a copy to any member of the Federal Communications Commission who requests one, or to any member of the public within seven days of receiving a request and payment of reasonable costs. 3
Petitioners here, a number of noncommercial educational broadcast stations, challenge the constitutionality of these requirements, arguing that Section 399(b) and the rules promulgated by the FCC to enforce it violate the First and Fifth Amendments of the Constitution. We agree. We hold that Section 399(b) of the Communications Act places substantial burdens on noncommercial educational broadcasters and presents the risk of direct governmental interference in program content. Since no substantial governmental interest has been shown on the other side of the constitutional balance, the statute and rules at issue are unconstitutional. 4
The significance and function of Section 399(b) cannot be understood apart from the larger scheme of federal involvement in noncommercial broadcasting. It is to this system that we turn first, in order to place the requirement under review here in its proper context.
Public broadcasting dates back at least to 1919 when Radio Station 9XM began broadcasting from the University of Wisconsin. 5 In 1939 the FCC first reserved certain space on the radio spectrum for educational radio, 6 and in 1952 frequencies were reserved for public television as well. 7 It was not until 1962, however, that the federal government became involved in a direct funding program for public broadcasting, and even that program was limited to construction of station facilities.
The Educational Television Broadcasting Facilities Act, 8 passed in 1962, authorized a total of 32 million dollars to be spent on public television over a five-year period. 9 Under the Act the Secretary of Health, Education, and Welfare distributes funds for acquisition of physical equipment necessary for television transmission, subject to a local matching requirement and a per-state limitation on funding. Money received under these provisions may be used only for equipment, not for salaries, operating expenses, or program production.
Five years later the Carnegie Commission on Educational Television completed its landmark study of public broadcasting. Its report, Public Television: A Program for Action, found that noncommercial television stations were in need of far greater financial support above and beyond the existing reservation of frequencies by the FCC and the facilities grant program administered by HEW if they were to realize their full potential. While the Carnegie Commission recognized an important role for state and local governments and private sources in funding public television stations, it concluded that federal support of operations and programming was essential to raising the significantly larger sums of money necessary for an effective system of public television. Carnegie Commission on Educational Television, Public Television: A Program for Action 33-35 (1967). The Commission then focused on the means for providing this federal funding:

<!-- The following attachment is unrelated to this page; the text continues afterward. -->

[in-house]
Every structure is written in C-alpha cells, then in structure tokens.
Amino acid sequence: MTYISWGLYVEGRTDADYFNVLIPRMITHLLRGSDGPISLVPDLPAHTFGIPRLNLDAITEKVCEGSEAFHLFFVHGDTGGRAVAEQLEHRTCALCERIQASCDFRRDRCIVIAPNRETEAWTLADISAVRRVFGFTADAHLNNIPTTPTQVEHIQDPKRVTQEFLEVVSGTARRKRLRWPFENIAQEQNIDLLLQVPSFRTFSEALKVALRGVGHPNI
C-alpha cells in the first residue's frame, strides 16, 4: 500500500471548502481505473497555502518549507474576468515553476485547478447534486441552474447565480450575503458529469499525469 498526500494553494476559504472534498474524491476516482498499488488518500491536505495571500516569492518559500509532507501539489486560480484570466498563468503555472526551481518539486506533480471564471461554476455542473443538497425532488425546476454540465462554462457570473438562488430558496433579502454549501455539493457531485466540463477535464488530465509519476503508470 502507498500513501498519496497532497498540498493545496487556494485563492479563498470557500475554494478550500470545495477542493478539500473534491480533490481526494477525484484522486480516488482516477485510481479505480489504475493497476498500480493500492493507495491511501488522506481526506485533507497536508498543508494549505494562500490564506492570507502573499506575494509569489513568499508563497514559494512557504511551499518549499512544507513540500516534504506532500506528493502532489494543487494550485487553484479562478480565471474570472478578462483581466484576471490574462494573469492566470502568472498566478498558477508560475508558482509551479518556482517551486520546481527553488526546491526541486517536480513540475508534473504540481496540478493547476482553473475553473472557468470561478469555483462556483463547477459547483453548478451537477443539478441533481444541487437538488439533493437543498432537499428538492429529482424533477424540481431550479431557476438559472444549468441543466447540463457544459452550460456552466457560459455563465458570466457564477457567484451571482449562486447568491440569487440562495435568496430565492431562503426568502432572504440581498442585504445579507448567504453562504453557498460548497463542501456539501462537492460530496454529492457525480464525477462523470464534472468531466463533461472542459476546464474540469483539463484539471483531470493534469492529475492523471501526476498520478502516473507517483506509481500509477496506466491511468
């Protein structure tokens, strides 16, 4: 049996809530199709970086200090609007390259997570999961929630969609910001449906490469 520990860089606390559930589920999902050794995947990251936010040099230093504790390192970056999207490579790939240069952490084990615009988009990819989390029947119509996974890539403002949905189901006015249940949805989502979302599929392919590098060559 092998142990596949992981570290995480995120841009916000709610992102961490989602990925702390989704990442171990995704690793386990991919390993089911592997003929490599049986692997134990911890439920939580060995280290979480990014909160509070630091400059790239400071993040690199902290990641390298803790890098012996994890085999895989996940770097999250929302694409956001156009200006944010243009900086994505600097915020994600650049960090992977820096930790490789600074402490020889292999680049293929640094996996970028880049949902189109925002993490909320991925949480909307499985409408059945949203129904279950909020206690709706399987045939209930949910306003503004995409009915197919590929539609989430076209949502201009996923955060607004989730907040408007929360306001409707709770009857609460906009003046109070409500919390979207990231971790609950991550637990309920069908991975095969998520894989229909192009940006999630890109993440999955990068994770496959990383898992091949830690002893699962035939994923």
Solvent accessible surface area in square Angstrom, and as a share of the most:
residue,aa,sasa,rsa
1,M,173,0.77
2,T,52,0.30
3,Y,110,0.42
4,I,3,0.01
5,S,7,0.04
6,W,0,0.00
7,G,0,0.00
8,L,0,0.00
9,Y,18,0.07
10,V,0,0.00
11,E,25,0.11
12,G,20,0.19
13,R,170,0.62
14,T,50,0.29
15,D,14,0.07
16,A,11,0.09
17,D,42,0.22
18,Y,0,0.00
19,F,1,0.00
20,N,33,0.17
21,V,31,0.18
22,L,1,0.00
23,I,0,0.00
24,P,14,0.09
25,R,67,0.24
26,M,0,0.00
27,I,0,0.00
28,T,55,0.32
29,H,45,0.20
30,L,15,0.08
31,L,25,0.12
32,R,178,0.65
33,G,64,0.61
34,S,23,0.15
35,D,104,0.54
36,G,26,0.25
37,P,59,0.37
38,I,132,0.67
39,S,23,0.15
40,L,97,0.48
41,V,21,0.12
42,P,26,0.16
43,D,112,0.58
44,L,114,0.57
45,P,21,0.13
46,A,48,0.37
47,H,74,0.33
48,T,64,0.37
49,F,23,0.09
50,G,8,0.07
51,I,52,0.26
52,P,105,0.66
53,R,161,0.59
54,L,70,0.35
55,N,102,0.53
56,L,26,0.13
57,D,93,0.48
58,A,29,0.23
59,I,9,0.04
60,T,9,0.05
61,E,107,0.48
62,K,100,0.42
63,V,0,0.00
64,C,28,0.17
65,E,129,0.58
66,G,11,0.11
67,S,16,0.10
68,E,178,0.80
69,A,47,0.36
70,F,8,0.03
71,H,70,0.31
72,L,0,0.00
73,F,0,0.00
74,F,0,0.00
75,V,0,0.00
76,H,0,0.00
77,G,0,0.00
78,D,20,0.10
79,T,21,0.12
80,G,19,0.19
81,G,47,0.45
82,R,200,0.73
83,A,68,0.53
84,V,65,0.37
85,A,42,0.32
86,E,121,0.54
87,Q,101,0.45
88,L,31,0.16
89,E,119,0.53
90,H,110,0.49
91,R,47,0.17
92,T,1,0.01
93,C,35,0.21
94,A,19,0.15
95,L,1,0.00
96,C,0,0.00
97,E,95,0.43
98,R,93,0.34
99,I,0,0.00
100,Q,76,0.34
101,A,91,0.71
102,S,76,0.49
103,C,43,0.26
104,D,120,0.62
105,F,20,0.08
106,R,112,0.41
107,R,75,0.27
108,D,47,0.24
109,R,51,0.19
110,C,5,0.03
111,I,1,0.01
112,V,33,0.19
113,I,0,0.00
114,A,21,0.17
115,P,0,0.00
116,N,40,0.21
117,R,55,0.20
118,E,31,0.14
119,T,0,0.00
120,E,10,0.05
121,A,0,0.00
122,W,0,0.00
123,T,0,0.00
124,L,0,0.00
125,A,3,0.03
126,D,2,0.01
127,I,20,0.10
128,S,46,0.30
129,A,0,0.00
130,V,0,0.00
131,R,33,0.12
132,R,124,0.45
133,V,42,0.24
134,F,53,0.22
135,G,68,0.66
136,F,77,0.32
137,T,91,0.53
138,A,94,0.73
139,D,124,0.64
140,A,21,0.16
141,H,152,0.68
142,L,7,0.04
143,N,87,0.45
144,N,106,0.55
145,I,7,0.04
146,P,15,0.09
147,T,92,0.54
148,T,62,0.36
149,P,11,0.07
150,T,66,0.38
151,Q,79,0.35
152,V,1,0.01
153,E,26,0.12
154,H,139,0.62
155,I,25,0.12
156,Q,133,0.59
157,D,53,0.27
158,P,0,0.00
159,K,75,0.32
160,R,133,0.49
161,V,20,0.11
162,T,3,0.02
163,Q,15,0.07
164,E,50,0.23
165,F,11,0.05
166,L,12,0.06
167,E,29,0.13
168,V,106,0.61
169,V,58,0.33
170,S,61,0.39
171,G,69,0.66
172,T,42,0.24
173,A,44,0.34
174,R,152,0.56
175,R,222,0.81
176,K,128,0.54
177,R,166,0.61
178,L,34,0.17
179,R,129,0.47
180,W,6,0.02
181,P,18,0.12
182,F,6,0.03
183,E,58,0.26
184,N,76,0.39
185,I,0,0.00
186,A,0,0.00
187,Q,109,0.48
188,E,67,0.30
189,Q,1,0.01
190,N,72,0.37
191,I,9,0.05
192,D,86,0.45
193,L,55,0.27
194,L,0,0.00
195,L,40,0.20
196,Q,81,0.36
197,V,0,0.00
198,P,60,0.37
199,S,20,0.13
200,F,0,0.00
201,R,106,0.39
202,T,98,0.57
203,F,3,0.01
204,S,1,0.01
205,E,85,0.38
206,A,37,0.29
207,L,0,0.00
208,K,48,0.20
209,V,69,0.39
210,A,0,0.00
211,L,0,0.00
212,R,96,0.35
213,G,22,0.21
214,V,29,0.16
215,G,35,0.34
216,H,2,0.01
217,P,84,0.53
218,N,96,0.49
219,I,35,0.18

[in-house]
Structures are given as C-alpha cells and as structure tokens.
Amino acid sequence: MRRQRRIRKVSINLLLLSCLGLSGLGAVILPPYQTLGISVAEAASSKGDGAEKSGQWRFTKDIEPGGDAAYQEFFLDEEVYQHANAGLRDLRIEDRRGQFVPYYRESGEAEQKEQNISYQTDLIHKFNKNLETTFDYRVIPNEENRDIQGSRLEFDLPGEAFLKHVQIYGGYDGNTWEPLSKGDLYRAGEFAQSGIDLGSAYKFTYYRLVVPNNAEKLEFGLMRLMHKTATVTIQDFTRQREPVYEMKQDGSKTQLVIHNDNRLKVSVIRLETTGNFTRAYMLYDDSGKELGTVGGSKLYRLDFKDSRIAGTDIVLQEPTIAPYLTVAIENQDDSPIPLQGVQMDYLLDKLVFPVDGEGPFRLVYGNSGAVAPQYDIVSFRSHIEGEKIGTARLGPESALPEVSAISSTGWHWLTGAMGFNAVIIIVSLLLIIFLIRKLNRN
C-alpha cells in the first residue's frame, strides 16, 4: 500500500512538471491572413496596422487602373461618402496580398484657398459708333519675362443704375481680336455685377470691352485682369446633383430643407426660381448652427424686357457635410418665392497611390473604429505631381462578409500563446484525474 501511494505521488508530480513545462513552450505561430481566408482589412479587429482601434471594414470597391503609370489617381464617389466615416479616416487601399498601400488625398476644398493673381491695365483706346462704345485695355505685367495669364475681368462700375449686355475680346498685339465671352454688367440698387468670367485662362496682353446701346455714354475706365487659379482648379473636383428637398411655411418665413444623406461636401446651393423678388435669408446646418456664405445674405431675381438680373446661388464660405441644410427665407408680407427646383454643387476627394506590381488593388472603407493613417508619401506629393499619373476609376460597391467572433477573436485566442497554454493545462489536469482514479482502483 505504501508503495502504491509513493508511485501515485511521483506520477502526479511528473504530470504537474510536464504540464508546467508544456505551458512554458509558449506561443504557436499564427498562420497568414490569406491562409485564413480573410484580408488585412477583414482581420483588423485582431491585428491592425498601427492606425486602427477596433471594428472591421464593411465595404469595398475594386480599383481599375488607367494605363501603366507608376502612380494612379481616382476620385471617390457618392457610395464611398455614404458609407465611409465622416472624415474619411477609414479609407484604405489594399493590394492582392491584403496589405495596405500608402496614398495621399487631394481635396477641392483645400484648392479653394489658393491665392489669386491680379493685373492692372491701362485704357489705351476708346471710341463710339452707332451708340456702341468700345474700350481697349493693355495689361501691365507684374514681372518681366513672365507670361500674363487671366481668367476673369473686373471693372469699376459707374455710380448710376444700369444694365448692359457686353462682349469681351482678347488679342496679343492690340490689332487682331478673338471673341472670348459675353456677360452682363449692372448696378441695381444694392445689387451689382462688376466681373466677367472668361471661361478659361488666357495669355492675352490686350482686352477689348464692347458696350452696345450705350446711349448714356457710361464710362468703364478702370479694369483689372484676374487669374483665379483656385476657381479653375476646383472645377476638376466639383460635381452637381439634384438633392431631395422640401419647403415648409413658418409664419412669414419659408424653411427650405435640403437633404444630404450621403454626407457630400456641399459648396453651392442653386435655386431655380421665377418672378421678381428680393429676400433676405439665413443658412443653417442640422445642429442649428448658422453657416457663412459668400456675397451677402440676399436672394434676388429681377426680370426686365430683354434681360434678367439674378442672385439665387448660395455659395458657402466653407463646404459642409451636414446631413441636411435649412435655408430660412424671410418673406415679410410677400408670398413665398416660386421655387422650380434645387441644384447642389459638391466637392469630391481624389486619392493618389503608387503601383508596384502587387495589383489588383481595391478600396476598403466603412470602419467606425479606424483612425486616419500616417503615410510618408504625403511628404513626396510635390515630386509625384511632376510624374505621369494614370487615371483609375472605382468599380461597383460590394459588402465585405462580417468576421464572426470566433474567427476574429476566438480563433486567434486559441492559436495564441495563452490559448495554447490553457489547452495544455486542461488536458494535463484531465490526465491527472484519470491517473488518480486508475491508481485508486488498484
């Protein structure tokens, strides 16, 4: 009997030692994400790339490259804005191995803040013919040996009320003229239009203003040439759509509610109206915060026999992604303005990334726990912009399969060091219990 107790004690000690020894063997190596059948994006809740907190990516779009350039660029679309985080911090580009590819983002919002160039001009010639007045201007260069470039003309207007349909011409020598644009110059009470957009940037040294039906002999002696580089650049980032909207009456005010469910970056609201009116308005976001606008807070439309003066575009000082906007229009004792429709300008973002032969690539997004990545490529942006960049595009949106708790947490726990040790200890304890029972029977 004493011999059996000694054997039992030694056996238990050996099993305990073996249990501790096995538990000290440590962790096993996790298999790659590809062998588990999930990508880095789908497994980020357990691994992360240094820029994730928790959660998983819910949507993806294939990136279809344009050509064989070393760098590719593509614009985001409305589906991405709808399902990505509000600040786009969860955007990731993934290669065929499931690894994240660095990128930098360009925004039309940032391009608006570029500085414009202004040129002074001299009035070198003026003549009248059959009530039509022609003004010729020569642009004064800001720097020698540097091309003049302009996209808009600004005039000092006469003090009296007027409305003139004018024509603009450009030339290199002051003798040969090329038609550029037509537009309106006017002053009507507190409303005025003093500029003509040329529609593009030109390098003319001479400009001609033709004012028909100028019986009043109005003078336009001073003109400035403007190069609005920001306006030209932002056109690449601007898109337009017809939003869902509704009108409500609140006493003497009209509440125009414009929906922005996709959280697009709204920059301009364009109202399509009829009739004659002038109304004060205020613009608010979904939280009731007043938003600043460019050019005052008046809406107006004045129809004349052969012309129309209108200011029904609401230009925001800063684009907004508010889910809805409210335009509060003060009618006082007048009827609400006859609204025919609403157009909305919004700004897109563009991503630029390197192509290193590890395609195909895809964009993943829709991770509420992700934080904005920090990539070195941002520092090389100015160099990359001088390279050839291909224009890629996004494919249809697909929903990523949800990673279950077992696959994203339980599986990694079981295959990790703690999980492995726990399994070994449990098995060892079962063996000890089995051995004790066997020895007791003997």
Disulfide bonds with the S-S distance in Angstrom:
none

Because we contemplate federal assistance to Public Television on a far larger scale than at present, the pressing need arises to identify the manner in which federal funds will flow to the system. There is at once involved the relation between freedom of expression, intimately and necessarily a concern of Public Television, and federal support.
Recognizing areas of special sensitivity, the Commission is persuaded that a nongovernmental institution is necessary to receive and disburse at least a part of those funds. The purpose is not to escape scrutiny but to minimize the likelihood that such scrutiny will be directed toward the day-to-day operations of the sensitive program portions of the Public Television system. * * *
Id. at 36-37 (emphasis added).
The Carnegie Commission's recommendation that federal financial support of programming and operations be provided through a Corporation for Public Broadcasting (CPB) was adopted by Congress in the Public Broadcasting Act of 1967. In its declaration of policy contained in this Act Congress found "that a private corporation should be created to facilitate the development of educational radio and television broadcasting and to afford maximum protection to such broadcasting from extraneous interference and control." 47 U.S.C. § 396(a)(6) (1970). CPB, a nonprofit District of Columbia corporation, was established to serve this purpose. Id. § 396(b). Under the Act CPB is governed by a 15-member Board of Directors, appointed by the President subject to confirmation by the Senate, no more than eight of whom may be members of the same political party. Id. § 396(c)(1). The Board is authorized to disburse funds it receives to program production...